Even the greatest optimist will draw cold comfort from the April-to-June data from the Paris-based OECD, which places Britain firmly at the bottom of output tables for the G7 biggest economies in the second quarter.
The UK’s performance is so much worse than that of the country’s major competitors that it verges on embarrassment, at minus-20.4 per cent against an average of minus-9.8 per cent across all advanced economies.
It is possible to come up with excuses for this dismal outcome. The UK lockdown came later than many competitors and the discipline of citizens and companies meant it was more watertight than imagined.
Looking ahead: Rishi Sunak may yet have to revisit his furlough plan, which vanishes in October as a support for jobs
Moreover, there was a big anomaly in British data in that the Office for National Statistics way of capturing public sector output meant that, because cancer and routine medical procedures were on hold, NHS production looked to be in free fall when the hospitals were chock-a-block with Covid-19 patients. Nevertheless, the gap with Germany, down 9.7 per cent, is disheartening.
The cheerier scenario is that there was a small uptick in June, a big jump of 8.4 per cent in July and August, with the help of Chancellor Rishi Sunak’s eat out and enjoy scheme, should be better. Clearly, there are sectors gasping for air, including travel (which should benefit from airport testing) and the service sector in moribund city centres.
The extreme privilege of working from home contributes heavily to that problem and potentially is a huge drag on productivity. But there are good developments too.
Airline Virgin Atlantic has pulled back from the brink with a £1.2billion rescue deal. And, with some typical Richard Branson marketing aplomb, it is offering travellers on planes comprehensive insurance including hard-to-find Covid-19 health coverage.
The recently lamented historic Appledore shipyard in north Devon, closed by big beast Babcock, has been snapped up by infrastructure specialists Infrastrata, which also last year bought the Harland & Wolff shipyard in Belfast.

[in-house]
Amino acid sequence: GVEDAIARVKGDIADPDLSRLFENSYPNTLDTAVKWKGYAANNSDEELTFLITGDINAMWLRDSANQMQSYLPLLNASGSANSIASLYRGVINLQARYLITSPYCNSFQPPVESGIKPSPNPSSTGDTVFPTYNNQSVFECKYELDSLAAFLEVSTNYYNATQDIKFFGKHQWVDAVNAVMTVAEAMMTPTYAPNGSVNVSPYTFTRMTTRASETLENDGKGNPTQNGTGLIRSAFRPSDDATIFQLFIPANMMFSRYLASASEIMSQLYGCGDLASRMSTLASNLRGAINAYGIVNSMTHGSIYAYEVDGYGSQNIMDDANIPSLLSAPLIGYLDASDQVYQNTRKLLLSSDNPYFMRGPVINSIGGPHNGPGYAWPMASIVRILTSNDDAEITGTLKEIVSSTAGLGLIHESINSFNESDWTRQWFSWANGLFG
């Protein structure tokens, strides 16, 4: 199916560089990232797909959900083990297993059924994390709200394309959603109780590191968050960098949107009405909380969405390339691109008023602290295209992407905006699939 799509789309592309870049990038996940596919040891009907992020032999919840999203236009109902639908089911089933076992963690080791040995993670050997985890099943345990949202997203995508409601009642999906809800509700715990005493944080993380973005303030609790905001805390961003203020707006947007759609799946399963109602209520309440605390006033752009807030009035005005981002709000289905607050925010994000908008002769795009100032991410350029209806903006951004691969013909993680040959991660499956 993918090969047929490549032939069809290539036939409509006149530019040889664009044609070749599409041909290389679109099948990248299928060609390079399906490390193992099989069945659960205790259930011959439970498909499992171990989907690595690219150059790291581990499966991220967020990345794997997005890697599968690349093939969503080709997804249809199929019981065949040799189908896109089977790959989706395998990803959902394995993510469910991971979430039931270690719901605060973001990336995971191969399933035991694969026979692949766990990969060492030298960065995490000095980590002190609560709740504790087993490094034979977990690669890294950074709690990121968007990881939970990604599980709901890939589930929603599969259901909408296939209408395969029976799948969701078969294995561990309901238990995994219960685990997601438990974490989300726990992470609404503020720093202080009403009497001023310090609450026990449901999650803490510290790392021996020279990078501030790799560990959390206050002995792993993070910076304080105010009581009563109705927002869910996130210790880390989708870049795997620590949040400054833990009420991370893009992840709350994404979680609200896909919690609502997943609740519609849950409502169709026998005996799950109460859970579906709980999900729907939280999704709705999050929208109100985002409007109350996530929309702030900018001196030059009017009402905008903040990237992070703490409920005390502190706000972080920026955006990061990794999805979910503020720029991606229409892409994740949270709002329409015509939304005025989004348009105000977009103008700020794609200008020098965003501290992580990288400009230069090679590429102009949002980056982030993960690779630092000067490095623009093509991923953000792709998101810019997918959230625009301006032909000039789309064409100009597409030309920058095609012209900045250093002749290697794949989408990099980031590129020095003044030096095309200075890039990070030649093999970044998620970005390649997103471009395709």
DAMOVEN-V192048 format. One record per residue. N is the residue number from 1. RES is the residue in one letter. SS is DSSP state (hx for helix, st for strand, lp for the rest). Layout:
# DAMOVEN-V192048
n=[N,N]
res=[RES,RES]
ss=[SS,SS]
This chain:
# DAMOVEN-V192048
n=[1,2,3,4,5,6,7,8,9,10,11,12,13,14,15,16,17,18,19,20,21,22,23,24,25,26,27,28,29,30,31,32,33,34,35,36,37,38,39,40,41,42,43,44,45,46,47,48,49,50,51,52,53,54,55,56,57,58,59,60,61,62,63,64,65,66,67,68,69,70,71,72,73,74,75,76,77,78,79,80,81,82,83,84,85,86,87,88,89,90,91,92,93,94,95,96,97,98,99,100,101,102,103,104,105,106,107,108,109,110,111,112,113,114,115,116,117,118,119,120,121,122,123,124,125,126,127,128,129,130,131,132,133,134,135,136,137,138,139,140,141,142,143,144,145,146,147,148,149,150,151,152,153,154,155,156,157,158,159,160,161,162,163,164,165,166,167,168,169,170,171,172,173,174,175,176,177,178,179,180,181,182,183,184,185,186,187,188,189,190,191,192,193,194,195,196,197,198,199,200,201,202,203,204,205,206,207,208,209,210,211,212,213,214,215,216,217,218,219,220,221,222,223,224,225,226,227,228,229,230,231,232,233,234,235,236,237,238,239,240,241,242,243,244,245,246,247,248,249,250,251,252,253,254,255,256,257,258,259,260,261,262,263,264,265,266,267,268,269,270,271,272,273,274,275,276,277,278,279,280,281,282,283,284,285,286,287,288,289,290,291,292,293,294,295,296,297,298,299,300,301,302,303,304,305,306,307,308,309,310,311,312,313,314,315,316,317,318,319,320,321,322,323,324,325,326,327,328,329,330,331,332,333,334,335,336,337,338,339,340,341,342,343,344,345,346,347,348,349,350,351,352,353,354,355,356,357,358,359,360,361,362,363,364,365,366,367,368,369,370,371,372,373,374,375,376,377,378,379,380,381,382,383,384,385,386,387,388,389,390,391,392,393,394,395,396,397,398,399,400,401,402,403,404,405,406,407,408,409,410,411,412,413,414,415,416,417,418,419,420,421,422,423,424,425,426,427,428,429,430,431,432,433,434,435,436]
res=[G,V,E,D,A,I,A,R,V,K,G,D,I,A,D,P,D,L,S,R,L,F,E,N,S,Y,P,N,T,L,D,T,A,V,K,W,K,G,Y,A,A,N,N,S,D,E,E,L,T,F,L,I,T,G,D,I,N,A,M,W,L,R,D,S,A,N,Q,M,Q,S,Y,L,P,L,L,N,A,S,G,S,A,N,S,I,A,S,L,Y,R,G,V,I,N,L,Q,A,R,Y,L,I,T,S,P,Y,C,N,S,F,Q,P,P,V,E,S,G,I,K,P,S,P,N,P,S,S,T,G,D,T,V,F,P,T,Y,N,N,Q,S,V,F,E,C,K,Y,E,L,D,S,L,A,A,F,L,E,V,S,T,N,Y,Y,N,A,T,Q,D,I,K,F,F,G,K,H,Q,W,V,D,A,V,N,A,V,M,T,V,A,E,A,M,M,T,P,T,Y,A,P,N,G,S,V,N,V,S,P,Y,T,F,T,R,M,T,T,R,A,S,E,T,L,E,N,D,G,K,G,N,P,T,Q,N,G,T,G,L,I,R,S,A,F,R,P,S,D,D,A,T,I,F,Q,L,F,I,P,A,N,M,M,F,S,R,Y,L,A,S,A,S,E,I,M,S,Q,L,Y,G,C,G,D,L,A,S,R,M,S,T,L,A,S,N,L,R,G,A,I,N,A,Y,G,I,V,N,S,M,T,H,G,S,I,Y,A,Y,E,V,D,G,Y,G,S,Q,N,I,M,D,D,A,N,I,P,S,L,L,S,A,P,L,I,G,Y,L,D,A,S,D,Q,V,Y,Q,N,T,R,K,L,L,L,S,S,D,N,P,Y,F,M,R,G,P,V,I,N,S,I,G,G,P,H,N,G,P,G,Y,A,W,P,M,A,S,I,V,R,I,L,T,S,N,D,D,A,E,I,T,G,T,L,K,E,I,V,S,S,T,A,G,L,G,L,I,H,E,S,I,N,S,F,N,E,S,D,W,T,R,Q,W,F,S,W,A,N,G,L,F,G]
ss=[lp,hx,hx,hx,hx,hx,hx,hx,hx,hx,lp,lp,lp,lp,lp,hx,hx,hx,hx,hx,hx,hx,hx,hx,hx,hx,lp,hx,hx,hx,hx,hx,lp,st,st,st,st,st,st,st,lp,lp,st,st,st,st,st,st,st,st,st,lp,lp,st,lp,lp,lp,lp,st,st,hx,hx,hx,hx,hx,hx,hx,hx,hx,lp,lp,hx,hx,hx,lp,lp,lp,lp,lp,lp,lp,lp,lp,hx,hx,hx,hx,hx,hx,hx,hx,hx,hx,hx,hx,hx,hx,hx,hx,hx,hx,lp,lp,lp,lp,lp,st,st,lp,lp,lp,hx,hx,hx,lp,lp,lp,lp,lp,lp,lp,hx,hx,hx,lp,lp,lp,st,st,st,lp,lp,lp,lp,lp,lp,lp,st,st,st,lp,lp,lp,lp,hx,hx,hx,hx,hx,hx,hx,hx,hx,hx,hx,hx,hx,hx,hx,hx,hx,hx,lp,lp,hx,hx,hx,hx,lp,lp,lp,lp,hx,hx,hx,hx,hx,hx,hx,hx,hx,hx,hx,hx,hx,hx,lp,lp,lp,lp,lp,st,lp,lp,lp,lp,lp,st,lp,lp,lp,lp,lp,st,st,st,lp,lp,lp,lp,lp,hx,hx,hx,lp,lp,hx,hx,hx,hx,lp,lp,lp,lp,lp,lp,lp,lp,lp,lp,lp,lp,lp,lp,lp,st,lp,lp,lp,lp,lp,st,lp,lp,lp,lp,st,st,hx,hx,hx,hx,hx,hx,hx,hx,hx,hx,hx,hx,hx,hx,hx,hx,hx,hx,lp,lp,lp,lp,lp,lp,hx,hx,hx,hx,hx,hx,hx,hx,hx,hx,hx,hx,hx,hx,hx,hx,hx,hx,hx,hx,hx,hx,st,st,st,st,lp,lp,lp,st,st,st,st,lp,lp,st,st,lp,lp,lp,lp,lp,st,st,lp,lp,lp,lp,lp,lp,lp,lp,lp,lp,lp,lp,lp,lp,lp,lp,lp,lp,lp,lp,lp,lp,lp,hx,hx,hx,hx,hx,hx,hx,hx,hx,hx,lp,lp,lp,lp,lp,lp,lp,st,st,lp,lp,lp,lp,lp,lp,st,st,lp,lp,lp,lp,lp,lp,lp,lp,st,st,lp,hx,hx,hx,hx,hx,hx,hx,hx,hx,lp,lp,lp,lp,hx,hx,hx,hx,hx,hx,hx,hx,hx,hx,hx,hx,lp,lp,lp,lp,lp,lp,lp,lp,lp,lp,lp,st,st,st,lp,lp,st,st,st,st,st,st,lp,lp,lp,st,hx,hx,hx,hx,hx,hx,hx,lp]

And Anglo-French owned industrial software outfit Aveva lifted prospects for UK tech with a £3.8billion offer for Osisoft.
Housing continues to defy all expectations with transactions at a 13-year high last month, and Screwfix is to open 40 stores this year, including 30 in the UK. Admittedly, some of this might look like clutching at straws and more Whitehall assistance may be required.
Germany is to spend an additional £9.1billion to keep people in short-time work until well into 2021. Sunak may yet have to revisit his furlough plan, which vanishes in October as a support for jobs.
Investors trusting in Edinburgh fund manager Baillie Gifford and its flagship Scottish Mortgage Investment Trust have reason to be cheerful in a pandemic.
Traditional industrial, retail and real estate stocks may be grounded but the riches accumulated by the Silicon Valley stars, a big part of the trust’s portfolio, are defying gravity.
The latest rally has been engineered by San Francisco-based Salesforce, a cloud computing champion which is pulling everyone else, including Apple, up with it.
The August bull market, a historic rarity, unleashed animal spirits bringing another generation of tech stocks to the market. Big newcomer Palantir has been around 17 years and ignored a traditional initial public offer for a direct listing. That means no new money will be raised but existing shareholders, including Donald Trump backer Peter Thiel, can cash in some chips.
It is the biggest US launch since Wework, which flopped soon after launch. Palantir, which provides a huge amount of data analytics, should not suffer the same fate.
The office-shy brigade at PwC, law firm Linklaters and Natwest bank could do worse than listen to an unheralded business guru – comedian Jerry Seinfeld.
In the New York Times he lambasts snowflakes hiding in Maine, Vermont and Miami, urging them back to Manhattan, mocking the unreliability of remote connections.
His killer line? Just look at Silicon Valley, the home of ‘insane technology’. Why does big tech gather in one place rather than connect with their devices? ‘Because it doesn’t work…Real, live, inspiring human energy exists when we coagulate together.’
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